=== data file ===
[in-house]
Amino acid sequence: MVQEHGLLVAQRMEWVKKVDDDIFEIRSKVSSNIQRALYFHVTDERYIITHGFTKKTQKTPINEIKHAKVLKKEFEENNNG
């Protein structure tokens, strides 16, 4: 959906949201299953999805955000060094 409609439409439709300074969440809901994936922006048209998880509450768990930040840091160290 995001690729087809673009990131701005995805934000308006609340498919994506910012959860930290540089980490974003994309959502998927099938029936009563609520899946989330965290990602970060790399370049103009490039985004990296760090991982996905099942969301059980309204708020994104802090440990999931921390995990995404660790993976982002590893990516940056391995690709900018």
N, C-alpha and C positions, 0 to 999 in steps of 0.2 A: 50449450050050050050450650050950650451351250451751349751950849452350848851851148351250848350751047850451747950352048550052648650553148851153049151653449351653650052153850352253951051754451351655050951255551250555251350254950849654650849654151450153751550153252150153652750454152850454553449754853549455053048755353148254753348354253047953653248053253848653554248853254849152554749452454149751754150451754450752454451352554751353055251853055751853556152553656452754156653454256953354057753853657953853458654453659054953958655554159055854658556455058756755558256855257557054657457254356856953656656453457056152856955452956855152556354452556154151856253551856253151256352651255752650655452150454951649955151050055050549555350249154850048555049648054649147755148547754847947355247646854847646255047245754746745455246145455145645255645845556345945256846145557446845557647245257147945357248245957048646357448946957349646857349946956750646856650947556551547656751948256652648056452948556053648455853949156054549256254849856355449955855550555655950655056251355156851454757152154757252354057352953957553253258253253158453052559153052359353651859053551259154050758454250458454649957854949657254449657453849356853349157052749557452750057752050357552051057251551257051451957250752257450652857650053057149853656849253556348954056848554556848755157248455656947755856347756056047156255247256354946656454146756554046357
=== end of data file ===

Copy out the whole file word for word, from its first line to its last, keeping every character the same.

[in-house]
Amino acid sequence: MVQEHGLLVAQRMEWVKKVDDDIFEIRSKVSSNIQRALYFHVTDERYIITHGFTKKTQKTPINEIKHAKVLKKEFEENNNG
């Protein structure tokens, strides 16, 4: 959906949201299953999805955000060094 409609439409439709300074969440809901994936922006048209998880509450768990930040840091160290 995001690729087809673009990131701005995805934000308006609340498919994506910012959860930290540089980490974003994309959502998927099938029936009563609520899946989330965290990602970060790399370049103009490039985004990296760090991982996905099942969301059980309204708020994104802090440990999931921390995990995404660790993976982002590893990516940056391995690709900018």
N, C-alpha and C positions, 0 to 999 in steps of 0.2 A: 50449450050050050050450650050950650451351250451751349751950849452350848851851148351250848350751047850451747950352048550052648650553148851153049151653449351653650052153850352253951051754451351655050951255551250555251350254950849654650849654151450153751550153252150153652750454152850454553449754853549455053048755353148254753348354253047953653248053253848653554248853254849152554749452454149751754150451754450752454451352554751353055251853055751853556152553656452754156653454256953354057753853657953853458654453659054953958655554159055854658556455058756755558256855257557054657457254356856953656656453457056152856955452956855152556354452556154151856253551856253151256352651255752650655452150454951649955151050055050549555350249154850048555049648054649147755148547754847947355247646854847646255047245754746745455246145455145645255645845556345945256846145557446845557647245257147945357248245957048646357448946957349646857349946956750646856650947556551547656751948256652648056452948556053648455853949156054549256254849856355449955855550555655950655056251355156851454757152154757252354057352953957553253258253253158453052559153052359353651859053551259154050758454250458454649957854949657254449657453849356853349157052749557452750057752050357552051057251551257051451957250752257450652857650053057149853656849253556348954056848554556848755157248455656947755856347756056047156255247256354946656454146756554046357